You have to hand it to Lucasfilm: every time they get themselves into one of these desperate situations, they find a way around it with all due haste. When the Han Solo prequel lost its director midway through production, they quickly replaced him with beloved movie icon Ron Howard. When Episode IX unexpectedly lost its director, indie darling Colin Trevorrow, they found a replacement for him within a week.
By all accounts, Trevorrow leaving the project should have been a far more devastating blow to the movie than it ended up being. He is, after all, a respected writer-director known for underground hits like Safety Not Guaranteed and blockbuster successes like Jurassic World. And it’s not like this is some kind of side project that Lucasfilm is tinkering with on the sidelines; this is the concluding chapter in their latest Star Wars trilogy. More than any other Lucas-branded idea floating around in their heads, they need to stick the landing on this one if they want to have any hope of continuing their sprawling epic after its conclusion.
Time, more than any other factor, was on their side, however. They were months away from principle photography, which was more than enough time to get a new director in to head up the project. And it’s not like they were hurting for options when it came to finding somebody new; in addition to the countless working directors who would kill for the opportunity to work on a film like Episode IX, there were a great many filmmakers already working in the cinematic universe that could be easily persuaded to return for another outing, such as The Last Jedi director Rian Johnson.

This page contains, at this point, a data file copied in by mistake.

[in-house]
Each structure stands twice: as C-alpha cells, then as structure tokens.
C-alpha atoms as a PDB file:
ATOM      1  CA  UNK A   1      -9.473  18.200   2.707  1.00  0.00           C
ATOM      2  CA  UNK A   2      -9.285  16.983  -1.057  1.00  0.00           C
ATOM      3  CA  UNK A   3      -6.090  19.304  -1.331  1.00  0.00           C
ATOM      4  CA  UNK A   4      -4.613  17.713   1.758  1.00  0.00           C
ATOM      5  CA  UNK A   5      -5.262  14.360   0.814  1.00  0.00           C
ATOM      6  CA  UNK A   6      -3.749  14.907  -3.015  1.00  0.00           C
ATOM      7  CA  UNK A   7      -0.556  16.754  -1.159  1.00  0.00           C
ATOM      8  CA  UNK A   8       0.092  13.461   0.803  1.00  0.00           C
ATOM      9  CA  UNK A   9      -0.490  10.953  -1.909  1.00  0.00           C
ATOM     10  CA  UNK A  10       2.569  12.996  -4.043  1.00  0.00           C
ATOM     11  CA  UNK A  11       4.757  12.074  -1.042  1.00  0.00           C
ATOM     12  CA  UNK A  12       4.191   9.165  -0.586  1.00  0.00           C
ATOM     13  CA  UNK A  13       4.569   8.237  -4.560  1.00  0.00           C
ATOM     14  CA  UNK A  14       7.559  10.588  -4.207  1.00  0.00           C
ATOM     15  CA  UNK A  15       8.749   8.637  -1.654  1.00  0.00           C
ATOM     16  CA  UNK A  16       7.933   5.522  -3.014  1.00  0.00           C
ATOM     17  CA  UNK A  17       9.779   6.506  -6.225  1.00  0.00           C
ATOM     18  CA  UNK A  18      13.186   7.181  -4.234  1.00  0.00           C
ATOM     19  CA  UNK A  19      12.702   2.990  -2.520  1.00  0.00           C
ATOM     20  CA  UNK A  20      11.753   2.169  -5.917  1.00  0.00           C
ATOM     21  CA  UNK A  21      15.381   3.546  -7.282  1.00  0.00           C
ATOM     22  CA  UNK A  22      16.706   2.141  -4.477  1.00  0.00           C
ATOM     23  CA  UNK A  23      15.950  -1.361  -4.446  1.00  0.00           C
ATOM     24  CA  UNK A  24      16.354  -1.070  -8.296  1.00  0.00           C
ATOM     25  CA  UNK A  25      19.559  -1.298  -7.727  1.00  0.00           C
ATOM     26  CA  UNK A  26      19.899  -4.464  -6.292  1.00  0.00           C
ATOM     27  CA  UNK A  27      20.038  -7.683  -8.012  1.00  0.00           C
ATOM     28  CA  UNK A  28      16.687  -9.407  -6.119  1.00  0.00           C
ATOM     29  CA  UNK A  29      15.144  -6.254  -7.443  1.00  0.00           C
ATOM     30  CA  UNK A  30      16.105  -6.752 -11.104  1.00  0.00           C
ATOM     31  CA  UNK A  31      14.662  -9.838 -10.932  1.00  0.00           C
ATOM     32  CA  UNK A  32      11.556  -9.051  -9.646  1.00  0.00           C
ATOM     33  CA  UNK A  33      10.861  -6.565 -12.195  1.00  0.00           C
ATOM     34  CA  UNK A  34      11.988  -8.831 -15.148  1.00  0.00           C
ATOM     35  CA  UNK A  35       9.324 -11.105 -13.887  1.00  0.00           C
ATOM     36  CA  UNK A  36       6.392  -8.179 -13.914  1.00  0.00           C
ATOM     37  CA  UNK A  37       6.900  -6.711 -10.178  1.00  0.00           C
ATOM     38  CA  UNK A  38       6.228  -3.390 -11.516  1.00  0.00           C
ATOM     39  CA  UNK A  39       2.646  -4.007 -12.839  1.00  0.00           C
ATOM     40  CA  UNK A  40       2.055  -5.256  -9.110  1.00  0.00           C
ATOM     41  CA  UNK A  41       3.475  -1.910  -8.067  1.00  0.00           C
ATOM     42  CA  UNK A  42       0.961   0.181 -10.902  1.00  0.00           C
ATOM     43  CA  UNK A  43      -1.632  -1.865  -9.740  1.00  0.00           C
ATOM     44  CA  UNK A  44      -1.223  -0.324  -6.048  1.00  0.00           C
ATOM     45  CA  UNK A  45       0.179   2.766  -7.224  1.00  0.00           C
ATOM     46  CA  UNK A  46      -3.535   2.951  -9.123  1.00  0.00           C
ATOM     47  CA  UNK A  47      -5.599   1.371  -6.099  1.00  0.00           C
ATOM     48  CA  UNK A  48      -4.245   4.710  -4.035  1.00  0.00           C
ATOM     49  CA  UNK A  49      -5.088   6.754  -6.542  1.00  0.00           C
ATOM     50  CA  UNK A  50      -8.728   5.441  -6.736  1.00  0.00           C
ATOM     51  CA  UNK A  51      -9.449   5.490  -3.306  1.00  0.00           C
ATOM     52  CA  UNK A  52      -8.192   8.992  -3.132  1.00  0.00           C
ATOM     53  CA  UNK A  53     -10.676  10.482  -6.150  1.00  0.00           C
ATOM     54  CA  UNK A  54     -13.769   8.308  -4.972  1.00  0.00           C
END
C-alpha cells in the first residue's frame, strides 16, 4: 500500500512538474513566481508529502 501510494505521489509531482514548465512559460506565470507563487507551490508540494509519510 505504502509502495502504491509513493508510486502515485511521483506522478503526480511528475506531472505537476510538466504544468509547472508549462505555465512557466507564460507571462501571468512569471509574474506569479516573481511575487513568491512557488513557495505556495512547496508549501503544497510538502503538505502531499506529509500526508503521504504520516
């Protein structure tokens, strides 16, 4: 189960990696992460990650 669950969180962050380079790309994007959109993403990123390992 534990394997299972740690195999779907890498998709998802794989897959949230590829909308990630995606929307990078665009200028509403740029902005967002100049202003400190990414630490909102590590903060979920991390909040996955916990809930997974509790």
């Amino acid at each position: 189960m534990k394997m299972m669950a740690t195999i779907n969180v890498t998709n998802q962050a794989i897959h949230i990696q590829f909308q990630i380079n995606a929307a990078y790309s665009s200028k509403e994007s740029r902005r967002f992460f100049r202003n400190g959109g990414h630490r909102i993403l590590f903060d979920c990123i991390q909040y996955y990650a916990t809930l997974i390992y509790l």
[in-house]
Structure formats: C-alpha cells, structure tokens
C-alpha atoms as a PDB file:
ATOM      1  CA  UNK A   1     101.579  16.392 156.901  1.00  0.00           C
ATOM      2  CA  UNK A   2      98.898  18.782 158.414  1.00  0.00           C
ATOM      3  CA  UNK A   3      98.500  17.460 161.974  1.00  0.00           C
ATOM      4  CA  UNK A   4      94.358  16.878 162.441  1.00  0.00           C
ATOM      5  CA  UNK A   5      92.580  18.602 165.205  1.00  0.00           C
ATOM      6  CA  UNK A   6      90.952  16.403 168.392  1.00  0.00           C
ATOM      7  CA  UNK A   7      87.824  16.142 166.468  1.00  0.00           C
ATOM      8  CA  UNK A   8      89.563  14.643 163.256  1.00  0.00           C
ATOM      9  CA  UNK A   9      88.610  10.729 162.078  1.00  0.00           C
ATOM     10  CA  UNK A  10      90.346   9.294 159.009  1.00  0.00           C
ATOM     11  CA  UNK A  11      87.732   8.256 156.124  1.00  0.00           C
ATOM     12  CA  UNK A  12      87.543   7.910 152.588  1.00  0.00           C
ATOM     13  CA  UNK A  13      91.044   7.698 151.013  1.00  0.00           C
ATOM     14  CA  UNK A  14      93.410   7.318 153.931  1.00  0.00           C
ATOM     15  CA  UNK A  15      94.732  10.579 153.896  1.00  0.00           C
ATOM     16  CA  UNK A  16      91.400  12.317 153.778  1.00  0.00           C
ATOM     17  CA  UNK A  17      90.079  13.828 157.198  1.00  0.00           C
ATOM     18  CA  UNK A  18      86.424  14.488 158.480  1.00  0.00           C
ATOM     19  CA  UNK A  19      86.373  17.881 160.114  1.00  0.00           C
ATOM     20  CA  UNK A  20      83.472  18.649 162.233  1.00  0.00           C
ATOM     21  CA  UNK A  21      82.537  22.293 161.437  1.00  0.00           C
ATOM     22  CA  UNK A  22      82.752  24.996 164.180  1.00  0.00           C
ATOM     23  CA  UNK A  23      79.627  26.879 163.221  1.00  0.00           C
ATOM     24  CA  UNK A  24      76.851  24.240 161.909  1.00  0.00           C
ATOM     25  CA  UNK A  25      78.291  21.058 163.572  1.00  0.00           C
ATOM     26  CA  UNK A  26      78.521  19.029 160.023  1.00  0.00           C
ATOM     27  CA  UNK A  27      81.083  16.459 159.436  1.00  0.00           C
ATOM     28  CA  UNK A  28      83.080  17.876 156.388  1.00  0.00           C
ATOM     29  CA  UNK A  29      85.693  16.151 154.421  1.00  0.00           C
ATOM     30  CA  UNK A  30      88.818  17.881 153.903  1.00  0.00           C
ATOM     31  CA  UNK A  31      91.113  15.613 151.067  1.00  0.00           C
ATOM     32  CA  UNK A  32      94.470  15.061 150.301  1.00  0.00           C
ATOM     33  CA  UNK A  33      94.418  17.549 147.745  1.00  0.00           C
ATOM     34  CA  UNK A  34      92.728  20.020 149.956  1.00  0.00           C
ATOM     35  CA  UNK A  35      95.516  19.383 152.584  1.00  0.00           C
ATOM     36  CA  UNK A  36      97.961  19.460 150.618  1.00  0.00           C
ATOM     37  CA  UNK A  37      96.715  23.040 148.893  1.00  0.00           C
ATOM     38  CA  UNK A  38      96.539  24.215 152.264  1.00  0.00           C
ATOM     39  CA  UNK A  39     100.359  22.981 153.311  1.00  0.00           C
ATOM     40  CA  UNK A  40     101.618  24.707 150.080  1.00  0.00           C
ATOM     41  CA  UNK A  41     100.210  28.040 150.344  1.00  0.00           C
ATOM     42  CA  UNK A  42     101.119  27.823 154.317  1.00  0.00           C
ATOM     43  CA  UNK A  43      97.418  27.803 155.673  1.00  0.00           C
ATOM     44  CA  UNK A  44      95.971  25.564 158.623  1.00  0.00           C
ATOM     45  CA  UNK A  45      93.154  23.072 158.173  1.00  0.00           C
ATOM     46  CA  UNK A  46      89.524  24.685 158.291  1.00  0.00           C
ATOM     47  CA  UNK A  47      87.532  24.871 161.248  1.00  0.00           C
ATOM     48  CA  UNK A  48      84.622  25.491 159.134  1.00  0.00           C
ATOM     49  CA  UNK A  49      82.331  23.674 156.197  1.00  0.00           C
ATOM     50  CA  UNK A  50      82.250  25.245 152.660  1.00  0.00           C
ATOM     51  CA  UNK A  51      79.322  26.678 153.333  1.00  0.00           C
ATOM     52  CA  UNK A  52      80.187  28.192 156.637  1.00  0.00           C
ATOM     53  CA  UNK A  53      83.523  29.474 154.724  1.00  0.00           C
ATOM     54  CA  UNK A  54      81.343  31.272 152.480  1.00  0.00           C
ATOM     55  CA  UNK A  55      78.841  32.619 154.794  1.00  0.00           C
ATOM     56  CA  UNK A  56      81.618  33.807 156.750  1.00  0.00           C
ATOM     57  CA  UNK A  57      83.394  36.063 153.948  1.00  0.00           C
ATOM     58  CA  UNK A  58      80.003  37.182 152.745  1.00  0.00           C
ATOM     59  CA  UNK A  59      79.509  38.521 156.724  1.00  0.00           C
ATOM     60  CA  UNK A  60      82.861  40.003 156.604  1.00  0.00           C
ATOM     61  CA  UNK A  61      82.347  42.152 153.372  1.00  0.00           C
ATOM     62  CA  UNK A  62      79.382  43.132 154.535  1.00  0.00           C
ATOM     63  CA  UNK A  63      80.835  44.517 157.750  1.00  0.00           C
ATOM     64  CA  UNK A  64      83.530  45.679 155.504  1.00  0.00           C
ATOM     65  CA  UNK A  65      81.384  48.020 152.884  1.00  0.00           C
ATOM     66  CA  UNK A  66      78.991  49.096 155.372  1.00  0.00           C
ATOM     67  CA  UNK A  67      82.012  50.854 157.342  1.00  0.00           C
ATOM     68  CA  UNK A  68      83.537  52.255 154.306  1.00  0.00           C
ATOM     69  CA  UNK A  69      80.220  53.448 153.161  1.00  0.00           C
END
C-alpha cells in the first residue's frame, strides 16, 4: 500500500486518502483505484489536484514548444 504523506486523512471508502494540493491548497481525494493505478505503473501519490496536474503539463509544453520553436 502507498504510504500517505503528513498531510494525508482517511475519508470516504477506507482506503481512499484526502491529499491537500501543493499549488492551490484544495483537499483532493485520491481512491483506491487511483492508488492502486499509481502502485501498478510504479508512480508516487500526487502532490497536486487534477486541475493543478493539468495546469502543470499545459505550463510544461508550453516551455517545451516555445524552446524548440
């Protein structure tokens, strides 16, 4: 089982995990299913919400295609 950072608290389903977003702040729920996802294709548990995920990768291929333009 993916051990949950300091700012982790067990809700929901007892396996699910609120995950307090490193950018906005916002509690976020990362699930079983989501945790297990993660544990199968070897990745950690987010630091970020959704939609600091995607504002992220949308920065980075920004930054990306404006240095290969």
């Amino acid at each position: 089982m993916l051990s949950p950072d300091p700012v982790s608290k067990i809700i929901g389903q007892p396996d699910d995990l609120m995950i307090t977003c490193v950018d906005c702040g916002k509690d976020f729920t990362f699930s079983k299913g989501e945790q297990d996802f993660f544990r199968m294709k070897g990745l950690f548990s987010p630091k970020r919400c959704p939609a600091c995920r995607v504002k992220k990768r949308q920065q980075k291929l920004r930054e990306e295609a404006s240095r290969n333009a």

A week after Trevorrow’s departure, however, they have already signed on the director of the next mainline Star Wars movie: J. J. Abrams. Abrams has actually made quite the name for himself in recent years for successfully revitalizing tired film franchises. He made Mission: Impossible fun again by following up the poorly received second film with Mission: Impossible III. He rebooted Star Trek — long considered an extremely niche property — and made even mainstream moviegoers care about it. And, of course, he helped rebrand Star Wars by directing the first film of the new trilogy, The Force Awakens.
Of all Lucasfilm’s options, Abrams is probably the best choice that they could have gone with. Judging from his previous Star Wars film, he has a rock solid grasp over the material: from the operatic space battles to the tooth-and-nail light saber duels. He has clearly demonstrated his ability to manage large casts of characters and to balance the needs to nostalgia and novelty to create something that at once feels like Star Wars, yet simultaneously like nothing we’ve ever seen before.
After establishing the new status quo with The Force Awakens, it will be fascinating to see what Abrams decides to do with the trilogy’s conclusion. How will he play off of Johnson’s installment to the franchise, due out this December, and how will it all connect to the groundwork laid out in that first installment from 2015? I can only begin to guess, but have every confidence that it will be well worth the wait.